Russia suspends NATO mission after expulsion of its personnel

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Russia suspends NATO mission after expulsion of its personnel


Russia will suspend the activities of its diplomatic mission to NATO and close the alliance’s offices in Moscow in response to its consecutive expulsion of eight Russians for espionage.
The measures, announced on Monday by Russian Foreign Minister Sergei Lavrov, are expected to take Moscow’s relationship with the transatlantic security body to new depths when they come into effect early next month.

“Following some measures taken by NATO, the basic conditions for a common work no longer exist,” Lavrov told reporters in Moscow.

“In response to NATO activities, we are suspending the work of our permanent mission to NATO, including the work of the Chief Military Representative, from November 1, or maybe it will take a few more days, ”he said.

Lavrov also announced that NATO’s military liaison and information offices in Moscow would be closed, adding that the accreditations would be recalled in early November.

He said contact between the Western alliance and Moscow could be made through Russia’s embassy in Belgium.

NATO said it took note of Lavrov’s comments but received no official communication on the issues raised.

Spy line

Earlier this month, NATO expelled eight members of the Russian mission to the alliance who it said were “undeclared Russian intelligence officers” – that is, spies. He also halved the number of positions Russia can accredit in the alliance to 10.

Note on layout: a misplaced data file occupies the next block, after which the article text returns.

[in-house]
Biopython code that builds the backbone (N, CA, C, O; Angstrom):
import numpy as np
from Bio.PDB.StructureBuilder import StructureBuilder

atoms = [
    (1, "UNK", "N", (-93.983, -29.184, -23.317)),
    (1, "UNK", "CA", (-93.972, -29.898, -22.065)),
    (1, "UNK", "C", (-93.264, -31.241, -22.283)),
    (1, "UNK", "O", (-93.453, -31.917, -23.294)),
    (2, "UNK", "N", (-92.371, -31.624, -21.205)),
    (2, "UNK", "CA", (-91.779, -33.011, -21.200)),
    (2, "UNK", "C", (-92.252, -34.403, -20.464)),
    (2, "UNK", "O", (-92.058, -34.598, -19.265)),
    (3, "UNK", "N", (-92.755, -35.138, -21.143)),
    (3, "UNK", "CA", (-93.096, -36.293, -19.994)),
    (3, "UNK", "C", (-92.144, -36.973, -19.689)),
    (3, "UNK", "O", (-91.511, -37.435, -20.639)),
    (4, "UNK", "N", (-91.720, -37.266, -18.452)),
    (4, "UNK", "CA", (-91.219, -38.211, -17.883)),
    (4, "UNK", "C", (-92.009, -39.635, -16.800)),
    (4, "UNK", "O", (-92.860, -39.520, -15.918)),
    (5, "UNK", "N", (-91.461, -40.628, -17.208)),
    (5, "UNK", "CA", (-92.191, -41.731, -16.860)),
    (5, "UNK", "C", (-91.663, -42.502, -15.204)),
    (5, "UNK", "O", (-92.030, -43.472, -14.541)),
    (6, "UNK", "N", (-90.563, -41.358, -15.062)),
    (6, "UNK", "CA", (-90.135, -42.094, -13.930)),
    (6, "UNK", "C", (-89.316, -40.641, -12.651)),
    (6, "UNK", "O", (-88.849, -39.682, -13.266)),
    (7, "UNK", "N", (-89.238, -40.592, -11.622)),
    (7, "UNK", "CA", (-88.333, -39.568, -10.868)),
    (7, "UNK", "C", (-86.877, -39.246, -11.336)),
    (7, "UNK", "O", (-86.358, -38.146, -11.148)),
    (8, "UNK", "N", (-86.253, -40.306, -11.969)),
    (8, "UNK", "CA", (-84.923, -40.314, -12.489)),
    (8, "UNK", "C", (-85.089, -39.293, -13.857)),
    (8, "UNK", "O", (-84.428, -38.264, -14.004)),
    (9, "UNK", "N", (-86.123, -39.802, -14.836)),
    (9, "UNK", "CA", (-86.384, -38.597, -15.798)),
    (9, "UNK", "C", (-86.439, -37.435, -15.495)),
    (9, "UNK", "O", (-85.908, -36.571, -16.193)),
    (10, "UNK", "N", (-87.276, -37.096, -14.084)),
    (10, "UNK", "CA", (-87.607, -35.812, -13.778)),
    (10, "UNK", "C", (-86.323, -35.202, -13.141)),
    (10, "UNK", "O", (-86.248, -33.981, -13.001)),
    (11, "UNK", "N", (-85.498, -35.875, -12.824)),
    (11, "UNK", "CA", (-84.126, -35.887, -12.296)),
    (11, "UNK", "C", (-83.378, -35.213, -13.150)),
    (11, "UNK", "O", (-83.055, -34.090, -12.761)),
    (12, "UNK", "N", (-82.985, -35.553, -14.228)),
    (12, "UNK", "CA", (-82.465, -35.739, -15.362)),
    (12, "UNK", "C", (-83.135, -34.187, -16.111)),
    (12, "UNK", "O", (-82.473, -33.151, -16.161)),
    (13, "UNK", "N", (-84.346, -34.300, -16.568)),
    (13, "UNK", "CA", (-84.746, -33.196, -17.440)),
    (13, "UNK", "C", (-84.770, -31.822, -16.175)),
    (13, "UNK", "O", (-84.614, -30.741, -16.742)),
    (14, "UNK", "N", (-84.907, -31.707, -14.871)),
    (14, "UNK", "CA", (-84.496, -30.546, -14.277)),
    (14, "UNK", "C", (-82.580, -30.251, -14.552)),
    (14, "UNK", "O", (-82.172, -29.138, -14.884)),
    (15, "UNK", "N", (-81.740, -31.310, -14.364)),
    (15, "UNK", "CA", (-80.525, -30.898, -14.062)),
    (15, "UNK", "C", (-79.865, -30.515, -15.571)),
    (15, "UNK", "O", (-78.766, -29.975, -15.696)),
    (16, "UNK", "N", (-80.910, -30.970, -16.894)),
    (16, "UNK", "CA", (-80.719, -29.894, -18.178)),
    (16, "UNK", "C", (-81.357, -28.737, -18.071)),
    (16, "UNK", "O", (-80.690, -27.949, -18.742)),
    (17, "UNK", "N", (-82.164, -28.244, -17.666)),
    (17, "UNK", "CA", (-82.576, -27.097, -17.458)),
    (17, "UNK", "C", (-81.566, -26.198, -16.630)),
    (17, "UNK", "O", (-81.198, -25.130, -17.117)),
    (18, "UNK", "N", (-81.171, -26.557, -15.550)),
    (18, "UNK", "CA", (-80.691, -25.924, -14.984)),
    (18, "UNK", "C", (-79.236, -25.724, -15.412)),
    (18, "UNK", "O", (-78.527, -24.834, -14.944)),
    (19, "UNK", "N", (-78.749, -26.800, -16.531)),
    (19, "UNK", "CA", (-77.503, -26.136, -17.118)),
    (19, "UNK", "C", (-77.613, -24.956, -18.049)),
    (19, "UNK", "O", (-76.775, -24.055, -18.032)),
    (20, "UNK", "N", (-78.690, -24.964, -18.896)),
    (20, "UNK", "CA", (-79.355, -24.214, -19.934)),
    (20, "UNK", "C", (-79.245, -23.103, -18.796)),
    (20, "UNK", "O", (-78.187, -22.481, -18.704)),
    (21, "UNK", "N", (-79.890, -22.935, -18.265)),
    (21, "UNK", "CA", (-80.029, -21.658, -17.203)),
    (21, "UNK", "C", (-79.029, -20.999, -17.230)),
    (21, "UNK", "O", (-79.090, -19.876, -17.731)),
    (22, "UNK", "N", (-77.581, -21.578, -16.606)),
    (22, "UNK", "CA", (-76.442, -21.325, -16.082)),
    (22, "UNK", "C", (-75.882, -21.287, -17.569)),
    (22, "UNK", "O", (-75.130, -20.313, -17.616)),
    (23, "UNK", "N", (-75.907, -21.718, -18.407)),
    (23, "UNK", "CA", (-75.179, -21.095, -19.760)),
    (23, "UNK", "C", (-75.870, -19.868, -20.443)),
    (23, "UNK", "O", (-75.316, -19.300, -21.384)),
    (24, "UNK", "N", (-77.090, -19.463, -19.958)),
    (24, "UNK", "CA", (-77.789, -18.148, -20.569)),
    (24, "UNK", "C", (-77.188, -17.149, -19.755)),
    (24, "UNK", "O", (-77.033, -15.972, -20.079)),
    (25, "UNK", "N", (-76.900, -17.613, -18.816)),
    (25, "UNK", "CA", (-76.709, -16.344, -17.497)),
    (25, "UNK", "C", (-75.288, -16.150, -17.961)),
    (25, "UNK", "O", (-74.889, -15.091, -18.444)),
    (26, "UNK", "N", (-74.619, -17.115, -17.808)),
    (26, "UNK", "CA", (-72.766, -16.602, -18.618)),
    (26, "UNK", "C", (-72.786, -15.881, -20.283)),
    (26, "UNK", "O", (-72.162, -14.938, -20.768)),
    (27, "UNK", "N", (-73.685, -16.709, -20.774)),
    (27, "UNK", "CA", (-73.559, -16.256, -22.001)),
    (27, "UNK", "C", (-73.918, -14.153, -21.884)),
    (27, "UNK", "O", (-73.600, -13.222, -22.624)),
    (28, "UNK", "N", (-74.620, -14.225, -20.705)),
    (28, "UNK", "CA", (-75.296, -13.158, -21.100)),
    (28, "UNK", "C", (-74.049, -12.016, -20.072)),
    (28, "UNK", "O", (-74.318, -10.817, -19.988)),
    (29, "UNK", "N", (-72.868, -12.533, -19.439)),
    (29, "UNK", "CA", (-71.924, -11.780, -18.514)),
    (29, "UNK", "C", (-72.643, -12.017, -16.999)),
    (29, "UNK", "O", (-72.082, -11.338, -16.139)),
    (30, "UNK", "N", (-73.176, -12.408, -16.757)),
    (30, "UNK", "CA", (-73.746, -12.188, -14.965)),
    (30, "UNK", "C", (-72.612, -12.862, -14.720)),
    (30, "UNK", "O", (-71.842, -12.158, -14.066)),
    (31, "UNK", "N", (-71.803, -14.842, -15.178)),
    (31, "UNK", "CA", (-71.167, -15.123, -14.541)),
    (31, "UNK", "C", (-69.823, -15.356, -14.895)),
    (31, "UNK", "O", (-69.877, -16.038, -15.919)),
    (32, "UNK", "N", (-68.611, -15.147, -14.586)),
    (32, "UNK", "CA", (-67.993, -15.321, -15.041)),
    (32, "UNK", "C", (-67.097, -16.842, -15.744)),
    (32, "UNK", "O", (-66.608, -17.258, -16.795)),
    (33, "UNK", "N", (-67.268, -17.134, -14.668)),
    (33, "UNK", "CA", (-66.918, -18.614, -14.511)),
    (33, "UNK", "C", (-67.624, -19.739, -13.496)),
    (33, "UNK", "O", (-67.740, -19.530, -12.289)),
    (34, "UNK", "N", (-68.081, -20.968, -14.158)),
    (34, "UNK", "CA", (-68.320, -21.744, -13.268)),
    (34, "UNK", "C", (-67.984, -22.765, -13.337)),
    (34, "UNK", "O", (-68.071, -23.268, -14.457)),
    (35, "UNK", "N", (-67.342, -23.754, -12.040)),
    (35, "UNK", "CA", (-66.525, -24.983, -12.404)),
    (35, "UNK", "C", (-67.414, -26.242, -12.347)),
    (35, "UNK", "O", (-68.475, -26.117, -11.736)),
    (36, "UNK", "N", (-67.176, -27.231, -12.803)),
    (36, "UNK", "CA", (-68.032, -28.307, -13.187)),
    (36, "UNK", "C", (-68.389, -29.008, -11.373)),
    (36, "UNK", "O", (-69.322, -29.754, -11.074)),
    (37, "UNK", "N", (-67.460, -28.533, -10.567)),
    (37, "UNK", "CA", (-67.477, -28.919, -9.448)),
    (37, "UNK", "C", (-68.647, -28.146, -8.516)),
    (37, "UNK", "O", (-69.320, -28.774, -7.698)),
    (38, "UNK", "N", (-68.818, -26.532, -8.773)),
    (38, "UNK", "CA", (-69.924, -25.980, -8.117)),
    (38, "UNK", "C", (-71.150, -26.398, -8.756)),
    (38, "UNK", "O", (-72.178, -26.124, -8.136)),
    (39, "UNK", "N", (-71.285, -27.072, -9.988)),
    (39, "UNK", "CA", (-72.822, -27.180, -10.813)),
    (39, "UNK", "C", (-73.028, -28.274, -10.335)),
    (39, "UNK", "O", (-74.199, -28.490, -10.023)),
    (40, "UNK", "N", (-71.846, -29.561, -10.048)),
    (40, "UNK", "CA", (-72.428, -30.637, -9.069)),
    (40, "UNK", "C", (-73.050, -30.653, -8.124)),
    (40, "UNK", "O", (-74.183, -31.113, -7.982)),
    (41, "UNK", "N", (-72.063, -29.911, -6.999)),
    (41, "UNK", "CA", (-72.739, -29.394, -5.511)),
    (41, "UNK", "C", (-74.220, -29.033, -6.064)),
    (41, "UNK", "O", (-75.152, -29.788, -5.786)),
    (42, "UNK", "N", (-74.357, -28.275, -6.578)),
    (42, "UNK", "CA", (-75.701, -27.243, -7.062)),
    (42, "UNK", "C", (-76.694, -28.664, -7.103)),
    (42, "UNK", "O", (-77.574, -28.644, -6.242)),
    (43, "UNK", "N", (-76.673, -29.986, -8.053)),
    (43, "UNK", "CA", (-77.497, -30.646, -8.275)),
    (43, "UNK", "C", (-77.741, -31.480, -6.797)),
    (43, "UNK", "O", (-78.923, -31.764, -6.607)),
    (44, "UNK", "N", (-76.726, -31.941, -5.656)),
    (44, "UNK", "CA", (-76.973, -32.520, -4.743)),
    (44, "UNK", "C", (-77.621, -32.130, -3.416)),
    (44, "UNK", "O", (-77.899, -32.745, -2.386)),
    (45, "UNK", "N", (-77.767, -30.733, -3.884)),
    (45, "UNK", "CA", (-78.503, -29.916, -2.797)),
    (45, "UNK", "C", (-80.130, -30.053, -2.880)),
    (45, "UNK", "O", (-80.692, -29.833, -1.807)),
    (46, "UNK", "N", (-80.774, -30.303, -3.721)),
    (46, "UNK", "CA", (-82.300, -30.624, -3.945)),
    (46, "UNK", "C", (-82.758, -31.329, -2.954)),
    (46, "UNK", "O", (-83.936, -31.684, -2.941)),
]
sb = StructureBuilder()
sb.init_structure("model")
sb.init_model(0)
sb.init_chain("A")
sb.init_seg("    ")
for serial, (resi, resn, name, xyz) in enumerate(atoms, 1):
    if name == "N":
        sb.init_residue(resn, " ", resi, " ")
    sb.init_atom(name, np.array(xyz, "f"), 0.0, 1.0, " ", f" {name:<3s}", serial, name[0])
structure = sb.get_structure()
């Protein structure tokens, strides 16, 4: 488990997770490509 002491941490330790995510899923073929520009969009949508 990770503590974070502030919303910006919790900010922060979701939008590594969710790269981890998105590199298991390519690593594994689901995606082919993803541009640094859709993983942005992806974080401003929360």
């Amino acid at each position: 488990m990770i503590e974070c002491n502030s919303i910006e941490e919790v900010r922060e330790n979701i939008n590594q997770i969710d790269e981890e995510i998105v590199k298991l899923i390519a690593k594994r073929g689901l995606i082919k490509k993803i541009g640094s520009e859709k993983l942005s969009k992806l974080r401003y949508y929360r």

Moscow said at the time that the expulsions undermined hopes for normalization of relations with the US-led alliance.

NATO Secretary General Jens Stoltenberg said the deportations were unrelated to a particular event, but claimed the activities of the eight people were not in line with their credentials.

He said NATO needed to be vigilant in the face of “malicious” Russian activities and described relations with Moscow as their lowest since the end of the Cold War.

Stoltenberg cited Russia’s military build-up along the Ukrainian border and what he called violations of the Intermediate-Range Nuclear Forces (INF) Treaty as evidence of “aggressive actions”.

Years of tension

Russia is not a member of NATO, but has a long-standing observer mission to the alliance as part of a two-decade NATO-Russia Council designed to promote cooperation in security fields common.

However, the council has been largely inoperative since Moscow’s annexation of Crimea to Ukraine in 2014.

Since then, Russia has repeatedly accused NATO of provocatively expanding its military infrastructure closer to its borders.

The alliance, for its part, has declared its determination to strengthen the security of member states close to Russia following the annexation of Crimea. but kept channels open for high-level meetings and for military-to-military cooperation.

Formal talks between the two sides have been limited in recent years.



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